Privacy of Intimate Images in a Digital Age

Privacy of Intimate Images and Videos in a Digital Age

By Sean Sinclair of Robertson Stromberg LLP


The online distribution of intimate images and videos (often referred to as “revenge porn”) is a growing problem in Canada.  According to the RCMP, as outlined in a story by CBC News[1], police forces are on track to handle more than 5,000 complaints of the unauthorized distribution intimate images or videos over a five-year period.  The problem is intensifying in recent years, with police handling more than 1,500 cases per year for each of the past three years.

There are both criminal and civil law issues that arise from these actions.  Some of these issues are addressed below.

Criminal Offence

Section 162.1 of the Criminal Code criminalizes the publication or distribution of intimate images (including videos) of an individual without consent.  A working group looking at whether to pass this law found that the existing offences of voyeurism, obscene publication, criminal harassment, extortion and defamatory libel did not adequately address the issue of non-consensual distribution of intimate images and that changes to the law were needed.[2]  Section 162.1 of the Criminal Code was introduced in 2014, motivated in part by the cases of Rehtaeh Parsons and Amanda Todd who had committed suicide after individuals had distributed intimate images of them online.

An individual in Saskatchewan has since been convicted under Section 162.1[3] and received an 18-month prison sentence.  There are other cases decided across Canada and several ongoing matters which deal with this same issue.

Civil Claims

In addition to criminal law prosecutions, there are a few cases where victims of this conduct have brought court actions against perpetrators.

The nature of the civil lawsuits varies, to some extent, province-to-province.

In Saskatchewan, the government passed amendments to The Privacy Act in 2018 to address the distribution of intimate images.  It is now a tort in Saskatchewan for a person to distribute an intimate image of another person without that person’s consent[4].  The Act presumes that consent was not given, and the poster of the material bears the onus to establish that he or she had reasonable grounds to believe that consent was given, to avoid liability.

There are no reported Saskatchewan decisions on these new sections of The Privacy Act.  Thus, it is difficult to know what monetary compensation might be given for this type of conduct.

In several other provinces, there are no statutes that create civil liability for the online distribution of intimate images.  However, courts have expanded tort law to allow for civil liability for this type of a claim.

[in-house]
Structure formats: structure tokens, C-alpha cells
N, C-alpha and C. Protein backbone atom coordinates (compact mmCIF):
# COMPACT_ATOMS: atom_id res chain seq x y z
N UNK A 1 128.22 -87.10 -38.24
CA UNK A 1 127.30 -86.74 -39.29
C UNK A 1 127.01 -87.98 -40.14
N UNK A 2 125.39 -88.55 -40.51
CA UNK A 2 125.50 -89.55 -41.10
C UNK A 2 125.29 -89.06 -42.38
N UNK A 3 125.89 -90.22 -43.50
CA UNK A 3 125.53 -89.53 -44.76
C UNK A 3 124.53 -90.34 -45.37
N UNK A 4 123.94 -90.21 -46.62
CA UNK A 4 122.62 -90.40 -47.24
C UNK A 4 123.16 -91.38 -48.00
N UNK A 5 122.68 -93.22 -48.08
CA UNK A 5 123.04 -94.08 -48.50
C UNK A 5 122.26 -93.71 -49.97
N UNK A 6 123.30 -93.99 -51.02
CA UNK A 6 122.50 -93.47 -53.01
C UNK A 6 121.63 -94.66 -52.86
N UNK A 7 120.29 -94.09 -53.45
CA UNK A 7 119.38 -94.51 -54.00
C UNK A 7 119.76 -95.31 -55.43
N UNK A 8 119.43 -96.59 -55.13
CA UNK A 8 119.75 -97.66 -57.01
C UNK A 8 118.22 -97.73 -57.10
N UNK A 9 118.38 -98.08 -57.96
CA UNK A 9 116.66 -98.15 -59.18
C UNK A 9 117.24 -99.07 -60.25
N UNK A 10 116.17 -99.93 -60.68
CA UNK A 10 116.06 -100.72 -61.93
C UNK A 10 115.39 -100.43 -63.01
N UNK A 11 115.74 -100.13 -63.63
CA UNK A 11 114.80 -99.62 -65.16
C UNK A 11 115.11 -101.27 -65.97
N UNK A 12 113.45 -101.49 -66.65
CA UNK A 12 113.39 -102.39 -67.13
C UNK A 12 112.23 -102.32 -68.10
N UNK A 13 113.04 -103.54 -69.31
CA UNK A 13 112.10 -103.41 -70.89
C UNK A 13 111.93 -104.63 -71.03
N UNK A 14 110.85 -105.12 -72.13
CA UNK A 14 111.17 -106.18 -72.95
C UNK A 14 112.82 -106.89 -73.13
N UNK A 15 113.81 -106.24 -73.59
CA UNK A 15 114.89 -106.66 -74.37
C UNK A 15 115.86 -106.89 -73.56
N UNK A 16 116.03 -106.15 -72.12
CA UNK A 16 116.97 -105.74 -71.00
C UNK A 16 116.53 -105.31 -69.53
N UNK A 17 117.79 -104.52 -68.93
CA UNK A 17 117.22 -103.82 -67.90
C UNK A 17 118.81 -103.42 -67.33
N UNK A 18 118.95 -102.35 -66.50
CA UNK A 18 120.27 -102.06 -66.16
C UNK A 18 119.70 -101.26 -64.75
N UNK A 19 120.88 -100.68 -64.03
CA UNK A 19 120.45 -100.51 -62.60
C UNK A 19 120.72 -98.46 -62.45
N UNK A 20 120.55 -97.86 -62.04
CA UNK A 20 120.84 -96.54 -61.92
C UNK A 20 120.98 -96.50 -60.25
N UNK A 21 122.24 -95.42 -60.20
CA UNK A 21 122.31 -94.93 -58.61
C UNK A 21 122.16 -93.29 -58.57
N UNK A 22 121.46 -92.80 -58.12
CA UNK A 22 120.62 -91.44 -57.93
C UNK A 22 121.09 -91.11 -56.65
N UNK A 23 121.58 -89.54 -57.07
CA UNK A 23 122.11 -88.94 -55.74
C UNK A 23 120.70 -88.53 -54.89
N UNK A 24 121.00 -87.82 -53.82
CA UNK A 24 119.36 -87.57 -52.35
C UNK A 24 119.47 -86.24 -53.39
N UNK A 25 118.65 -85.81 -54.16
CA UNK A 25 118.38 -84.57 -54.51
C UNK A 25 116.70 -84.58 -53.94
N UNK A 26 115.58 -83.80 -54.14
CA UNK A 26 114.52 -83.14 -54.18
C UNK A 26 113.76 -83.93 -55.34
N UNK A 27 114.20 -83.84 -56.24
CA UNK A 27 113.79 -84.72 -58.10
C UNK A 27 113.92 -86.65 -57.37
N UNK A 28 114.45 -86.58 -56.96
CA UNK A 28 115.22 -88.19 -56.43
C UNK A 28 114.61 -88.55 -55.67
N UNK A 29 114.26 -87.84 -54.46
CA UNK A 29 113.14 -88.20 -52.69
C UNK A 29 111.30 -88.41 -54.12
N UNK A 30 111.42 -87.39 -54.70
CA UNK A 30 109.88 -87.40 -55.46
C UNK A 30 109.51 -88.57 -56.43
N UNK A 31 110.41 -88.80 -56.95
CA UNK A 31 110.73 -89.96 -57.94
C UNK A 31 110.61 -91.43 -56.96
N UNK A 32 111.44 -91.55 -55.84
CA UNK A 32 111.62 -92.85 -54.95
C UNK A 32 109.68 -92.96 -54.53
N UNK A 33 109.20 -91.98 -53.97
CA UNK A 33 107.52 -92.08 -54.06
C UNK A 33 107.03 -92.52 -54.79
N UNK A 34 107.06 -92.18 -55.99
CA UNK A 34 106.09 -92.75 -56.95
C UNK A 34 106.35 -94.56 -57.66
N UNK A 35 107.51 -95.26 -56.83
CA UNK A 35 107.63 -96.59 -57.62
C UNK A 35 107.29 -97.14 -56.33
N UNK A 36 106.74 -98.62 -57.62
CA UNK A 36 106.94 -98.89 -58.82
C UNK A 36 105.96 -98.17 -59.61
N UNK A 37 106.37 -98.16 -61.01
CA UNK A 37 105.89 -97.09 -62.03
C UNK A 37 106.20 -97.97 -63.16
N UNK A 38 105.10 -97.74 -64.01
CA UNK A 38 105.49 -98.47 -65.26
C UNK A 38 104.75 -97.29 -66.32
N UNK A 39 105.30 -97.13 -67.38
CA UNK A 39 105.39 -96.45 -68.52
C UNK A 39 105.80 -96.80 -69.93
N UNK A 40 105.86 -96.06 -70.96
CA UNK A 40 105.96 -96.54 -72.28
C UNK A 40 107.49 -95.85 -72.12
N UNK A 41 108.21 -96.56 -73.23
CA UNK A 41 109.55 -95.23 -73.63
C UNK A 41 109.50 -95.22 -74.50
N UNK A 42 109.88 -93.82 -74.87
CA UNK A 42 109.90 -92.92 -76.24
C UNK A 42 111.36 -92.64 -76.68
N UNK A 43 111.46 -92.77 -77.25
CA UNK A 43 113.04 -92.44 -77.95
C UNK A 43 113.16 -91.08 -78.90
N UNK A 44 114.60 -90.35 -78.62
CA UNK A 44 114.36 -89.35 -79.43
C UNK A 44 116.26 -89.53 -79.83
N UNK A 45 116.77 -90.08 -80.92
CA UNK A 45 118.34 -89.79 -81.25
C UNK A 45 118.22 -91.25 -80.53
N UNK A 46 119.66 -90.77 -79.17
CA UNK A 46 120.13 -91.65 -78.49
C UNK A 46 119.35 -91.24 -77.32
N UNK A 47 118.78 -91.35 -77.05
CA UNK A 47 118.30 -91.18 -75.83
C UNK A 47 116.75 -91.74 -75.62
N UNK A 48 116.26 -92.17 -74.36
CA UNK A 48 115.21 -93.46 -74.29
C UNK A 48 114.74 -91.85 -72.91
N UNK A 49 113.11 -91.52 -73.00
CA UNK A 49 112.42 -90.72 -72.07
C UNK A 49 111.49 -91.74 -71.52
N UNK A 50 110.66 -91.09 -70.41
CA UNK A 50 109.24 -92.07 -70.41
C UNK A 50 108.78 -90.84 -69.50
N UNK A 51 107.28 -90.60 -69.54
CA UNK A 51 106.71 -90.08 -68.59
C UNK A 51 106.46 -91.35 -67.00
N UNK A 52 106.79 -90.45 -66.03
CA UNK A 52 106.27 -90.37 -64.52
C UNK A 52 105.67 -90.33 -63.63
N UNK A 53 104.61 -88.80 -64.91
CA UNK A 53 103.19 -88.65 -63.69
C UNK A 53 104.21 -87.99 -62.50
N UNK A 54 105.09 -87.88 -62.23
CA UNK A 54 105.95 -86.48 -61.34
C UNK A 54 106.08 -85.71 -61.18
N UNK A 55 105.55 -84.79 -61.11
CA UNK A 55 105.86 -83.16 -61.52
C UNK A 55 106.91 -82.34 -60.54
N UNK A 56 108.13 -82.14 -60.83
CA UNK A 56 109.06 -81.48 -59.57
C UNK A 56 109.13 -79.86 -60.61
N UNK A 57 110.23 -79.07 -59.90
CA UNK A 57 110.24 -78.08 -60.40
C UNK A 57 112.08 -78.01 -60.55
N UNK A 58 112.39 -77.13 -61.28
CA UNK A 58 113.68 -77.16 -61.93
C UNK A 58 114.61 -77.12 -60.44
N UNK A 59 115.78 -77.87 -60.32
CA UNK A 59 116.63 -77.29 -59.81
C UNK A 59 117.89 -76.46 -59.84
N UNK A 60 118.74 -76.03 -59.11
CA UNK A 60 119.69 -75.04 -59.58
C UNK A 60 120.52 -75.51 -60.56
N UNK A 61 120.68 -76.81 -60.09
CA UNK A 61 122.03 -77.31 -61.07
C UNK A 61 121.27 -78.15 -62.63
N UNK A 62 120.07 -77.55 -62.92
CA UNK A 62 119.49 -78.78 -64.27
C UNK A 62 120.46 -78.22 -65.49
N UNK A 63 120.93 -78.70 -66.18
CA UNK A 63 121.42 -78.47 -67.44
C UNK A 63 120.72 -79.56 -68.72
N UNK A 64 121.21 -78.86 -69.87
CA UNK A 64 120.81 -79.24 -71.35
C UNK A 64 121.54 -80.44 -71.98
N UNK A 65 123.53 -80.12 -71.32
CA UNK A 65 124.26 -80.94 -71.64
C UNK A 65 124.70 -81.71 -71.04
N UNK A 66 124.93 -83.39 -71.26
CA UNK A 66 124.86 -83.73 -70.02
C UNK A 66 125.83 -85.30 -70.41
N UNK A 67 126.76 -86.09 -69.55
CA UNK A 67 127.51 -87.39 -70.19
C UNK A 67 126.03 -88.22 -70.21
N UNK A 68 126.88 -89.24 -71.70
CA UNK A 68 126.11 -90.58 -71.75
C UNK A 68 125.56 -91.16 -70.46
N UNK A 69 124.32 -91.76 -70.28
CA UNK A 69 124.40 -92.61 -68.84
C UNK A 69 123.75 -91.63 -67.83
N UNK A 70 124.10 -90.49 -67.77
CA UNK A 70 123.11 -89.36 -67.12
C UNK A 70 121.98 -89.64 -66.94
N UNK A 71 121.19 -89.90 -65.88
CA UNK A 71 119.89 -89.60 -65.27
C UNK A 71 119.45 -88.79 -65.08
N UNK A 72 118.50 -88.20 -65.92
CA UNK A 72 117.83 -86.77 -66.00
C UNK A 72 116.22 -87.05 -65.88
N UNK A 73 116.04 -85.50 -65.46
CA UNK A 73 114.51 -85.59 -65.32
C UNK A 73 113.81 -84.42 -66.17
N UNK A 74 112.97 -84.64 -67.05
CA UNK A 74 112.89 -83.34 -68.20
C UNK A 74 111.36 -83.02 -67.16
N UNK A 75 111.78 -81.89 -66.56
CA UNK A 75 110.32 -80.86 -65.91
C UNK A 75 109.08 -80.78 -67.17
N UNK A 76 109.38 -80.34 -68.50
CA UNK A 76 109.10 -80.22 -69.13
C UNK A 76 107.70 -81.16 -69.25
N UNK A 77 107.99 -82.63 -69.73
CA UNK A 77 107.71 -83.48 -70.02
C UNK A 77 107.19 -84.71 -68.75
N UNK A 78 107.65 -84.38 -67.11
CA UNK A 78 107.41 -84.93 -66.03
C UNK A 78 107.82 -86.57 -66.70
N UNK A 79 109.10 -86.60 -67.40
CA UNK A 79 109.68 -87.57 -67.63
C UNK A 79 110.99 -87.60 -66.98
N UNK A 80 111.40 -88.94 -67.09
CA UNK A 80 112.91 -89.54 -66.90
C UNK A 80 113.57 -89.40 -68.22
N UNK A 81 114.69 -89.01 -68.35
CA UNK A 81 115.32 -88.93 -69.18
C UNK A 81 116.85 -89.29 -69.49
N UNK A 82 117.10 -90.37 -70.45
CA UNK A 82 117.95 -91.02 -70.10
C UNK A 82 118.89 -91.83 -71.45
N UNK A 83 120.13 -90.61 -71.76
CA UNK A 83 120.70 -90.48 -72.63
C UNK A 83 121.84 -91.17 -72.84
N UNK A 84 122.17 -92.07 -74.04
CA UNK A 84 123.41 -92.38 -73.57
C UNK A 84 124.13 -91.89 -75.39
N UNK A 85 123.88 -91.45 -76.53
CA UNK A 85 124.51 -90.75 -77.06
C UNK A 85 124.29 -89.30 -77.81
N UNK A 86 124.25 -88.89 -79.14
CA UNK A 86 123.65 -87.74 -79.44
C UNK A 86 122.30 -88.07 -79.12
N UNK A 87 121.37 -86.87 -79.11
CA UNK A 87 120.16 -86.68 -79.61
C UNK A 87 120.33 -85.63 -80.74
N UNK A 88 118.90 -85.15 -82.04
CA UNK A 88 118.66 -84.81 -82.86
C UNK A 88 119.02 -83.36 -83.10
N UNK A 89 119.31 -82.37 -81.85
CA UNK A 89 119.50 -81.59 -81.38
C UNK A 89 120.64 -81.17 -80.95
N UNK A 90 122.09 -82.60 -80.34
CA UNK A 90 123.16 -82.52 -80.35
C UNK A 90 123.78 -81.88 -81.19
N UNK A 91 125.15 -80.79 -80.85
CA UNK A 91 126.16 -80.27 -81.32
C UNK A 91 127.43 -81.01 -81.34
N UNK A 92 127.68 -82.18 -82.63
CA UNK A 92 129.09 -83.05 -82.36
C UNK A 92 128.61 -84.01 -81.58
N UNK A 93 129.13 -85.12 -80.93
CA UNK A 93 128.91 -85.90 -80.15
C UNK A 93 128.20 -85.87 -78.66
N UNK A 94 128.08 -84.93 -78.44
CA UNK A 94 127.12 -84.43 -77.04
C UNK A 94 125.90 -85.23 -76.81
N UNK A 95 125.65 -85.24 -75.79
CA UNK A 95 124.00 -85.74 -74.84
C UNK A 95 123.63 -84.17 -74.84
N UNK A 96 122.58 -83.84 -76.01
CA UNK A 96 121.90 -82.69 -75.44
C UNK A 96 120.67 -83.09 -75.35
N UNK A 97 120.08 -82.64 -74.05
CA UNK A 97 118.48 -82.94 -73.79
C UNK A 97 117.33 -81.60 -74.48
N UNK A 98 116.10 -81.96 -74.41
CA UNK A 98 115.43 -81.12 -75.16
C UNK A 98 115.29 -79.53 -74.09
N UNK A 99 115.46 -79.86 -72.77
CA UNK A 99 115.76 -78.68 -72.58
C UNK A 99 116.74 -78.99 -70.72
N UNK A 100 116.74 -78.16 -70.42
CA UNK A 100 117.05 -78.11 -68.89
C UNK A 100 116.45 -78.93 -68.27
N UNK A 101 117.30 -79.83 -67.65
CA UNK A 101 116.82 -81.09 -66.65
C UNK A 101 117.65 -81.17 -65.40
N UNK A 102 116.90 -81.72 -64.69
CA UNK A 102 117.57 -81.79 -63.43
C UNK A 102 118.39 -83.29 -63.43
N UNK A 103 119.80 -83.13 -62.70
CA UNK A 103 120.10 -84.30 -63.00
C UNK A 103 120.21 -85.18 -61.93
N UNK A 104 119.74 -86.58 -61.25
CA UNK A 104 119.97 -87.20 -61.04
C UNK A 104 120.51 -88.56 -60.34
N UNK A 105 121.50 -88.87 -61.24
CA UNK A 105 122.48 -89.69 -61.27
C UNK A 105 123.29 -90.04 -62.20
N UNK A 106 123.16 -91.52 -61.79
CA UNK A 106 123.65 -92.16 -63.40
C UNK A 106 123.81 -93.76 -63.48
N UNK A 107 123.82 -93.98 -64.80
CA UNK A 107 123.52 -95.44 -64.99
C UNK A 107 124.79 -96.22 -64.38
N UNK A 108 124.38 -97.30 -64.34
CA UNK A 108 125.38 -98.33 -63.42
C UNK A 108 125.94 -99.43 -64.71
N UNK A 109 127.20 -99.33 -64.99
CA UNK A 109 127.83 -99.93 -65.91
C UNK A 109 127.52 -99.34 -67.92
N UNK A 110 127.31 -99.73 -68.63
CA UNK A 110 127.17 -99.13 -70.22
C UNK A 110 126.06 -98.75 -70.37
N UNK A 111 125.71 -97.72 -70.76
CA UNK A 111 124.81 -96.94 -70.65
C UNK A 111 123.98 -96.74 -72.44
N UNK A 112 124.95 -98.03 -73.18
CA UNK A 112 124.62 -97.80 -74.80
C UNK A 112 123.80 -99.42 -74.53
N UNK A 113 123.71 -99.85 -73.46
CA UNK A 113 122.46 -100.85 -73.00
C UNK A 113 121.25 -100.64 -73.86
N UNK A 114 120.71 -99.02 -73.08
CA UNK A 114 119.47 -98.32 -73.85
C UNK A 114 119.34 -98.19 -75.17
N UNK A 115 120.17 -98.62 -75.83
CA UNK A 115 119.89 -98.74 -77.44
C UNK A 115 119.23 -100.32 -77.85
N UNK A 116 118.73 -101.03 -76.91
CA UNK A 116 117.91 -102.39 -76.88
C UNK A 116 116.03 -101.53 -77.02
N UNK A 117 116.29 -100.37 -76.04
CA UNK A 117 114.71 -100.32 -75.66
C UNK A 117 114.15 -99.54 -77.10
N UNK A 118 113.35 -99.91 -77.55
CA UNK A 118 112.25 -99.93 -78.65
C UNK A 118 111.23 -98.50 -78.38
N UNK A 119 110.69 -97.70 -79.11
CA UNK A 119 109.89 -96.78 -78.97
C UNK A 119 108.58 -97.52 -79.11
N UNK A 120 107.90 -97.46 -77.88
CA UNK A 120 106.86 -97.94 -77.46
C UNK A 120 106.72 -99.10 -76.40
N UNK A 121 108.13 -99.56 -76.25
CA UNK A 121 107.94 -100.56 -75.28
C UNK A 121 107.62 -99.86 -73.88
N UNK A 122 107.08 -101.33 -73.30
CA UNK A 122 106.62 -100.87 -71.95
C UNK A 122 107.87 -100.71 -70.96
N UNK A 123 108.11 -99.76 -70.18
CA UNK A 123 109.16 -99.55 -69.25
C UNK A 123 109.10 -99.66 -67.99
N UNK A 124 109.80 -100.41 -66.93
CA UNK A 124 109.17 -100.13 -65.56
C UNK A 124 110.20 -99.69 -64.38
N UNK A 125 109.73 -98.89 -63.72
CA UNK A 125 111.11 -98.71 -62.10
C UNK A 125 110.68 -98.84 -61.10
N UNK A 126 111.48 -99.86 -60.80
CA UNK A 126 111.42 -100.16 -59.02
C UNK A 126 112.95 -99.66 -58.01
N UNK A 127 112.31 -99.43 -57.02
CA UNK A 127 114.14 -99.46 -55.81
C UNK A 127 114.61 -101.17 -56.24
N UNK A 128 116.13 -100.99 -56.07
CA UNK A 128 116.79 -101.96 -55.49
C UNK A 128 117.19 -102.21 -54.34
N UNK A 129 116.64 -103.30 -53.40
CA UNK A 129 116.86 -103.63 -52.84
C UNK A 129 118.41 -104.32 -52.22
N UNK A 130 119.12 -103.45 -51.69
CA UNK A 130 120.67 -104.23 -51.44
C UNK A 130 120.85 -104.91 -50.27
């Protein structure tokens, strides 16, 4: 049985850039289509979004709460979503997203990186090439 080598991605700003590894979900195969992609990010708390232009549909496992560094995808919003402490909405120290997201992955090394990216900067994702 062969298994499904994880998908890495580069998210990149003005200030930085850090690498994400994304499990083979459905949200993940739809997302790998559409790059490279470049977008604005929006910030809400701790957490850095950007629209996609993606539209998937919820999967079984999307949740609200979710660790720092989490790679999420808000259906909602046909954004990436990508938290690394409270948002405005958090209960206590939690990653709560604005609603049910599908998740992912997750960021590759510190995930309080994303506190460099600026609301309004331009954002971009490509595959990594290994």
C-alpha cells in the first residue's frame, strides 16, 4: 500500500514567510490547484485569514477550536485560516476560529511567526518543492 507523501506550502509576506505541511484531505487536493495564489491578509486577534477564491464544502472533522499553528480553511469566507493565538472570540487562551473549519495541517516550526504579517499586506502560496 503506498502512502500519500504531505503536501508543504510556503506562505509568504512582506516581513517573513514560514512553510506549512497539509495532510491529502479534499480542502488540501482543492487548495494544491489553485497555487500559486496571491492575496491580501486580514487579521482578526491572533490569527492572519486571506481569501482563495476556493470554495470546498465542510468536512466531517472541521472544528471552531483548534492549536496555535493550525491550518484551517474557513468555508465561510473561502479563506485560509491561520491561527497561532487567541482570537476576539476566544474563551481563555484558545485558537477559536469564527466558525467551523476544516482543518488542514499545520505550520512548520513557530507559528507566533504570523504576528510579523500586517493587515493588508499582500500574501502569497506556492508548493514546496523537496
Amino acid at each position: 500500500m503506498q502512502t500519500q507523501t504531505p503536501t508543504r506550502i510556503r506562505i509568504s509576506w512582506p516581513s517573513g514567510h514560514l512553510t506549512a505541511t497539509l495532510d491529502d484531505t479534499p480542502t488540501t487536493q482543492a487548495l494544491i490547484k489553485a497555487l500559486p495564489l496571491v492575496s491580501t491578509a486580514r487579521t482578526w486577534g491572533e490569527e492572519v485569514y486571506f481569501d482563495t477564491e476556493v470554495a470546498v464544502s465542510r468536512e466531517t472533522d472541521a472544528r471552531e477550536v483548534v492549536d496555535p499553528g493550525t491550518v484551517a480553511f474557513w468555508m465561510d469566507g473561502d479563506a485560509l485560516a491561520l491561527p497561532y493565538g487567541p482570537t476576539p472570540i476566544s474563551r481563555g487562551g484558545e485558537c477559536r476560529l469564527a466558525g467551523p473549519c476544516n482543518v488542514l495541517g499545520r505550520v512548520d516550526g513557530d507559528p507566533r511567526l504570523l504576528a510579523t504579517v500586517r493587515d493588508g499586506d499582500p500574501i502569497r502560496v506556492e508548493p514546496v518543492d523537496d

The leading case is Jane Doe 464533 v N.D.[5] (an Ontario case where they do not have a statute that deals with this issue).  The basic facts are that the defendant had posted an intimate video of the plaintiff on a pornographic website without consent.  The defendant allegedly also showed the video to some of his friends or acquaintances.  The plaintiff’s friends became aware of the video as well.  It was removed by the defendant after approximately 3 weeks.  There is no way to know how many times it was viewed or downloaded.  The plaintiff was devastated.  She deferred examinations, skipped school and stayed in bed.  She had trouble sleeping and started seeing a counsellor to deal with the emotional fallout.  She experienced serious depression.

The defendant in Jane Doe did not initially file a statement of defence.  He was, therefore, deemed to have admitted to the acts in the claim, including the fact that he posted the video without consent.  The judge found that the acts of the defendant led to liability on three different bases: breach of privacy, intentional infliction of mental distress and breach of confidence.

On the breach of privacy claim, the judge adopted a new tort, which stems from American case law, of “public disclosure of private facts”.  In order to establish that there has been public disclosure of private facts, the judge in Jane Doe indicated that a plaintiff would need to show that there had been publication of a matter that is highly offensive to a reasonable person and is not of legitimate concern to the public.

The Court in Jane Doe awarded general damages of $50,000, aggravated damages of $25,000 and punitive damages of $25,000.

It should be noted that the defendant later successfully brought a motion to lift the default judgment to allow him to defend the claim.[6]


These issues of online dissemination and distribution of intimate images and videos without consent are increasing.  Hopefully though, the relatively new criminal sanctions and developing tort law will have some positive effect in deterring individuals from sharing such materials without consent.





[4] Section 7.3(1) of The Privacy Act

[5] 2016 ONSC 541

[6] 2016 ONSC 4920

Candice Grant Contributes to our Community

Saskatoon City Council recently appointed five new members to the board of directors of the Remai Modern art gallery. This is a crucial time for the two-year old Remai Modern as they are about to fill various key leadership positions in the near future.